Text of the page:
We are abruptly interrupted by the guy sitting next to us. He starts to have epileptic fits. She gives me the baby and tries to help the guy. Everything is happening so fast. I’ve been exposed to someone having fits before but I still don’t know what I’m meant to do. Everyone in the taxi is shocked; taxi driver stops the car for what seemed like ten seconds. She takes off his blazer, presses him down so he doesn’t hurt himself. He becomes calm and she lets him rest on her shoulder. Such motherly love, I think to myself. It’s also very difficult to communicate with this guy because he is deaf; his phone also has a security code, so if we wanted to call someone for an emergency, that would have proved difficult as well. No-one can speak sign language amongst us – such a bunch of useless people in the taxi. So sad we cannot help him; but so proud of this lady for assisting him.
I’m holding this beautiful baby in my arms, he is so joyful. He has no idea of what just took place. I’m so happy he doesn’t cry, for at least the next 15 minutes. We talk about the baby and his father. She speaks about how she conceived him; again, I am shocked. I think I have used this word too much in the book that it’s starting to get too much; I should visit my vocabulary a bit.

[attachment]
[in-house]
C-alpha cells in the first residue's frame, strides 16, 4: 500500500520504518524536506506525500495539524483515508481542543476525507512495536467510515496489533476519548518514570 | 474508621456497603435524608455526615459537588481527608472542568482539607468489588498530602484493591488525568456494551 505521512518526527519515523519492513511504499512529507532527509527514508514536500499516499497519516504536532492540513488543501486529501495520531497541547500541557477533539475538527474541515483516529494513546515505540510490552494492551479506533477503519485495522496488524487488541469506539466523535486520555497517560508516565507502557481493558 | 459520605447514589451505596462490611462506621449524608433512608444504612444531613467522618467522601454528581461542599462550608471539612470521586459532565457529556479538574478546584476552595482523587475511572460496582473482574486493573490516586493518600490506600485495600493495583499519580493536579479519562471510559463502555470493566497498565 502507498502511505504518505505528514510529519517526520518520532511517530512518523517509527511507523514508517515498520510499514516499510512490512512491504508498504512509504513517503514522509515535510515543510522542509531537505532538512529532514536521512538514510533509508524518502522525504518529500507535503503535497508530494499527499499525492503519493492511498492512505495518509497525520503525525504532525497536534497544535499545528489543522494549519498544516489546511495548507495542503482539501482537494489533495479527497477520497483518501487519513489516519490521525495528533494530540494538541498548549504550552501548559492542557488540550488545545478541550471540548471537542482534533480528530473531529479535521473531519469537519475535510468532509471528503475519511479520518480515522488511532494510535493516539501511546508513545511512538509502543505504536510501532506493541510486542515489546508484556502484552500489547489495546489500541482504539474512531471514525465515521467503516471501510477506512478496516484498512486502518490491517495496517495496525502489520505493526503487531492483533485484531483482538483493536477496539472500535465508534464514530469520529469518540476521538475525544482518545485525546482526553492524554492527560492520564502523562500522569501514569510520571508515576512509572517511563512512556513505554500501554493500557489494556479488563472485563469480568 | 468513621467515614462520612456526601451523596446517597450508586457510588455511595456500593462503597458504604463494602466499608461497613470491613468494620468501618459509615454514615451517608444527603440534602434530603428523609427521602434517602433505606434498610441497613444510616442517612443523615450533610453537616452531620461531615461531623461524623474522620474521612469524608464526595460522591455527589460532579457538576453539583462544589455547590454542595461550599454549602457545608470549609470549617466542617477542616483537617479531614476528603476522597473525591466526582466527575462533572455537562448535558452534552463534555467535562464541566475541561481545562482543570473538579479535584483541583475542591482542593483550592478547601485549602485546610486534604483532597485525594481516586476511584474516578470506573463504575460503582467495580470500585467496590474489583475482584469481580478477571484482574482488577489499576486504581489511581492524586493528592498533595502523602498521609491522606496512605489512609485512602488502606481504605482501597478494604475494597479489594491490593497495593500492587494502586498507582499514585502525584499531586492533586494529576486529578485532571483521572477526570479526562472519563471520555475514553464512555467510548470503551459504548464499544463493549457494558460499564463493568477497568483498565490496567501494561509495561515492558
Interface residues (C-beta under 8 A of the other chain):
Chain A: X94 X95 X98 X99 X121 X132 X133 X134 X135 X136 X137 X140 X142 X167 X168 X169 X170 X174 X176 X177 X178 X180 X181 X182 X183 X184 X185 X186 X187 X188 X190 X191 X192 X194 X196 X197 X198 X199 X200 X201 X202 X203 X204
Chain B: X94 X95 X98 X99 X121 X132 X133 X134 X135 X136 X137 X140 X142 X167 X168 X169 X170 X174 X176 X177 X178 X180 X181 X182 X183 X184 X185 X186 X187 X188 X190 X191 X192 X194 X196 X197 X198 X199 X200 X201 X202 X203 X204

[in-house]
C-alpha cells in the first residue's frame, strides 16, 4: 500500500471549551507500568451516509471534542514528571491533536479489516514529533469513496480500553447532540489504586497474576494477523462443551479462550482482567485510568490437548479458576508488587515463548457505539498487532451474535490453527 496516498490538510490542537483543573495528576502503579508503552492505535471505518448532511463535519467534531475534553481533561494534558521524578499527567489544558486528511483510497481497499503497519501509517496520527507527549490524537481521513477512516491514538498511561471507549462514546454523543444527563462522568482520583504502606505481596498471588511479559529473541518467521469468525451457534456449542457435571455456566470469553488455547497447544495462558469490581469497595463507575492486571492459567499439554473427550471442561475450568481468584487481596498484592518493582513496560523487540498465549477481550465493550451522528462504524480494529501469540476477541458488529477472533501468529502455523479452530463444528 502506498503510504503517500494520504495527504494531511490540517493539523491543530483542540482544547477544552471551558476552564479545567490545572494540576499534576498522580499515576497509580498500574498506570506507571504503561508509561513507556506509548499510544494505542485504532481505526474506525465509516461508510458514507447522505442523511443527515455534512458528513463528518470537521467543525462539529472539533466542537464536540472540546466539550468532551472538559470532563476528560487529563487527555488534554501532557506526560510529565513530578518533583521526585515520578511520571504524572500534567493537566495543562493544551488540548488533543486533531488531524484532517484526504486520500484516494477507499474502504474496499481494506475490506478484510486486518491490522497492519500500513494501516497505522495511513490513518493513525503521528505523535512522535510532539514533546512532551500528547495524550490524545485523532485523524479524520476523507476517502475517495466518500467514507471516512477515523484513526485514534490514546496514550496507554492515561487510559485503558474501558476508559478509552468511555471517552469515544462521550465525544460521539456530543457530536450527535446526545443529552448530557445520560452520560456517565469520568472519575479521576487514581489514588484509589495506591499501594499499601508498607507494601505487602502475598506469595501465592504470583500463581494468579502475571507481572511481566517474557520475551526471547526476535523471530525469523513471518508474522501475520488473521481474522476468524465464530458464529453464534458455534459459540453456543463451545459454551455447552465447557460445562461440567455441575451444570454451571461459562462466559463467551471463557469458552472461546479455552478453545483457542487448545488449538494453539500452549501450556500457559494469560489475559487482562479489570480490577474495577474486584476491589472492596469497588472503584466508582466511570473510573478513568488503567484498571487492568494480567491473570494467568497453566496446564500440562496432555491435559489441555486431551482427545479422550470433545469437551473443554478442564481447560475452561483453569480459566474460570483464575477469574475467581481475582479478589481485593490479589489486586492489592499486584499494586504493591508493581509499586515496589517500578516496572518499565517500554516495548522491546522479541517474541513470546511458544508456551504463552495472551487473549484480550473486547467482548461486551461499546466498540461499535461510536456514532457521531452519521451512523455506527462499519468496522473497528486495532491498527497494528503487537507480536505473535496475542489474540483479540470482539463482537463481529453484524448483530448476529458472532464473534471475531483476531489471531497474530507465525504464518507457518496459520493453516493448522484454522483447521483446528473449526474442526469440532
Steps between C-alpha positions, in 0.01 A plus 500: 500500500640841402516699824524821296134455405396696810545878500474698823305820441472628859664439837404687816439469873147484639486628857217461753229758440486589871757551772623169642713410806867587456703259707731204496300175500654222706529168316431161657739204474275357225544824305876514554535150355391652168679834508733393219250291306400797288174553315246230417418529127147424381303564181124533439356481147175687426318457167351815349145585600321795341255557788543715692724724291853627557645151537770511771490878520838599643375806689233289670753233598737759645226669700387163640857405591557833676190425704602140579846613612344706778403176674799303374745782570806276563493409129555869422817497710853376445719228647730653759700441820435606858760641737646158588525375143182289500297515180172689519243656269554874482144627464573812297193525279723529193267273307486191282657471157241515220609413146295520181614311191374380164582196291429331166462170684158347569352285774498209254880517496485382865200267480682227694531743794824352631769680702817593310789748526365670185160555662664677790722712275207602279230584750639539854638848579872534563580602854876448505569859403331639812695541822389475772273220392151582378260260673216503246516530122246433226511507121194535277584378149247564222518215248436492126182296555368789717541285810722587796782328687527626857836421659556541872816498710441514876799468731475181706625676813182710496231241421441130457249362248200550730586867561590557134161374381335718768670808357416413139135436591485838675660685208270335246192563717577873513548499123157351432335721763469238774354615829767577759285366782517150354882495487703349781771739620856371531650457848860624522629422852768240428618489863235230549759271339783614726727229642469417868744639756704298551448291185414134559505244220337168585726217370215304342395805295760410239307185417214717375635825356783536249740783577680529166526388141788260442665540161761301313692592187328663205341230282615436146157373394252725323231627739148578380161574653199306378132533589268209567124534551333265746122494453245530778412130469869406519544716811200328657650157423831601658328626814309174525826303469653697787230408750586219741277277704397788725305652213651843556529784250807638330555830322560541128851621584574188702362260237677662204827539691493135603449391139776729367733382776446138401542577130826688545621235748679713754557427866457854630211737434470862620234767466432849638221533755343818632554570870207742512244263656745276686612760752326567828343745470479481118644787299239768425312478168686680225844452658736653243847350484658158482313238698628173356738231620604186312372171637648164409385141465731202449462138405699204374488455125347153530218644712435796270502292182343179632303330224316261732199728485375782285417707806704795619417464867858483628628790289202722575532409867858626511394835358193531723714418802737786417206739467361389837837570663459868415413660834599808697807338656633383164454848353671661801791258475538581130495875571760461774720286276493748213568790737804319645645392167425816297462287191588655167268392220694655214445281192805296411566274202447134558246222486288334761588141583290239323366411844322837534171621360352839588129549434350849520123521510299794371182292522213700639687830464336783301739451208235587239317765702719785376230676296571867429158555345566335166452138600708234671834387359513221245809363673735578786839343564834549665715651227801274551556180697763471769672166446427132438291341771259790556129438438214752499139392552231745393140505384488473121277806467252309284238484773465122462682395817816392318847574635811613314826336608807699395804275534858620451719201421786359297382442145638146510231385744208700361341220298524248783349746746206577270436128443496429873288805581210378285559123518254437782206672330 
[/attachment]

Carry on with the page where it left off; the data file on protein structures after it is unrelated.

“I guess I was trying to fill a void left by the baby I aborted. I couldn’t keep the baby; I wasn’t going to give it the love it deserved because of the way it was conceived. Luckily my boyfriend wanted the baby, so we made this boy. You know I didn’t enjoy sex until I had sex with my current boyfriend. He makes me so happy”. I see it in her eyes, she glows when she speaks about him. Then she looks down, I also look away because I’ve been trying to detach myself from the emotion; trying not to see her soul through her eyes. Eventually I have to look at her; maybe I’ll sound more sympathetic. “So before your current boyfriend, how was sex for you”? I ask innocently. She says “I just did it for the guy, never quite enjoyed it. I have three children and experiences with my previous boyfriends haven’t been so great”. I want to ask her why she would have sex just for their enjoyment alone when she tells me “you know the fact that my virginity was taken away from me at such an early age, the fact that I didn’t have a say in what happened, has caused all of this. I automatically think sex is for the enjoyment of the man only”.

At this moment I want to ask her so many things but also trying to stop myself from making this so formal. I ask her if we can meet again so we can sit down and talk more. I really would like to hear her story and tell it. I feel the need to explain why I want to share her story. I continue “You know rape is such an underreported form of human rights violations, that’s why I took such interest in this topic, maybe your story can help someone else out there. You know a friend of mine recently sent me a message on facebook because of a status update I had put up about rape. I had no idea she went through that; I will soon interview her, maybe if you want to share your story you can let me know”. Without hesitating, she tells me she’s available, I should just let her know when I want to meet.